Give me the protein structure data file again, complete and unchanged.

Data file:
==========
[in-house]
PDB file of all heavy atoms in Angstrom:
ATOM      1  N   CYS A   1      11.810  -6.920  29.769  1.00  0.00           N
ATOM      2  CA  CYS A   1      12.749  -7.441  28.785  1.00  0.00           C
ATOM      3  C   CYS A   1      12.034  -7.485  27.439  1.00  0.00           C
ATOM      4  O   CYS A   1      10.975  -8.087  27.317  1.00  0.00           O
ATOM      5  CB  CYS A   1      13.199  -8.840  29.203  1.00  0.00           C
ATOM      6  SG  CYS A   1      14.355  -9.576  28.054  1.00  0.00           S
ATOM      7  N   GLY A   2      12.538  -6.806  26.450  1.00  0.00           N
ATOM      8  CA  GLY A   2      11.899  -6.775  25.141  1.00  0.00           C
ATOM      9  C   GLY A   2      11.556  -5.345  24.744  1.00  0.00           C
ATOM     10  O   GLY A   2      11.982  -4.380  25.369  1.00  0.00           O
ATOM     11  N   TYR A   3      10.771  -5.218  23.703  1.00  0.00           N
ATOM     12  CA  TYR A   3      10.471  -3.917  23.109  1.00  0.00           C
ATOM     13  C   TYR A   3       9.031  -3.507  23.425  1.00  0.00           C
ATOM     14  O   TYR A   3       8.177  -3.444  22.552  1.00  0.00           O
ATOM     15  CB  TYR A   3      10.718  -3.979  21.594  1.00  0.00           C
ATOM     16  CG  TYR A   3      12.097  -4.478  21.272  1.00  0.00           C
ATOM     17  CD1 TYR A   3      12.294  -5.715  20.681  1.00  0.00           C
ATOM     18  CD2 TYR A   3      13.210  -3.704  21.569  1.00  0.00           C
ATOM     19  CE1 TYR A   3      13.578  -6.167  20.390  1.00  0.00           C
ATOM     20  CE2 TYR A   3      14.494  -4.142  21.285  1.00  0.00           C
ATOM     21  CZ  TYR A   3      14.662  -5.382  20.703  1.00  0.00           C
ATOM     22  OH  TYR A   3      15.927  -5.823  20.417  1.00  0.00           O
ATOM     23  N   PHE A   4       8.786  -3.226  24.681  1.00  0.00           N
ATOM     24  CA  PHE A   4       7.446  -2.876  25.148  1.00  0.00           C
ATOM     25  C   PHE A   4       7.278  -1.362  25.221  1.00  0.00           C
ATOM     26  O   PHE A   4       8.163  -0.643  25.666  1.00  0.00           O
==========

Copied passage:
[in-house]
PDB file of all heavy atoms in Angstrom:
ATOM      1  N   CYS A   1      11.810  -6.920  29.769  1.00  0.00           N
ATOM      2  CA  CYS A   1      12.749  -7.441  28.785  1.00  0.00           C
ATOM      3  C   CYS A   1      12.034  -7.485  27.439  1.00  0.00           C
ATOM      4  O   CYS A   1      10.975  -8.087  27.317  1.00  0.00           O
ATOM      5  CB  CYS A   1      13.199  -8.840  29.203  1.00  0.00           C
ATOM      6  SG  CYS A   1      14.355  -9.576  28.054  1.00  0.00           S
ATOM      7  N   GLY A   2      12.538  -6.806  26.450  1.00  0.00           N
ATOM      8  CA  GLY A   2      11.899  -6.775  25.141  1.00  0.00           C
ATOM      9  C   GLY A   2      11.556  -5.345  24.744  1.00  0.00           C
ATOM     10  O   GLY A   2      11.982  -4.380  25.369  1.00  0.00           O
ATOM     11  N   TYR A   3      10.771  -5.218  23.703  1.00  0.00           N
ATOM     12  CA  TYR A   3      10.471  -3.917  23.109  1.00  0.00           C
ATOM     13  C   TYR A   3       9.031  -3.507  23.425  1.00  0.00           C
ATOM     14  O   TYR A   3       8.177  -3.444  22.552  1.00  0.00           O
ATOM     15  CB  TYR A   3      10.718  -3.979  21.594  1.00  0.00           C
ATOM     16  CG  TYR A   3      12.097  -4.478  21.272  1.00  0.00           C
ATOM     17  CD1 TYR A   3      12.294  -5.715  20.681  1.00  0.00           C
ATOM     18  CD2 TYR A   3      13.210  -3.704  21.569  1.00  0.00           C
ATOM     19  CE1 TYR A   3      13.578  -6.167  20.390  1.00  0.00           C
ATOM     20  CE2 TYR A   3      14.494  -4.142  21.285  1.00  0.00           C
ATOM     21  CZ  TYR A   3      14.662  -5.382  20.703  1.00  0.00           C
ATOM     22  OH  TYR A   3      15.927  -5.823  20.417  1.00  0.00           O
ATOM     23  N   PHE A   4       8.786  -3.226  24.681  1.00  0.00           N
ATOM     24  CA  PHE A   4       7.446  -2.876  25.148  1.00  0.00           C
ATOM     25  C   PHE A   4       7.278  -1.362  25.221  1.00  0.00           C
ATOM     26  O   PHE A   4       8.163  -0.643  25.666  1.00  0.00           O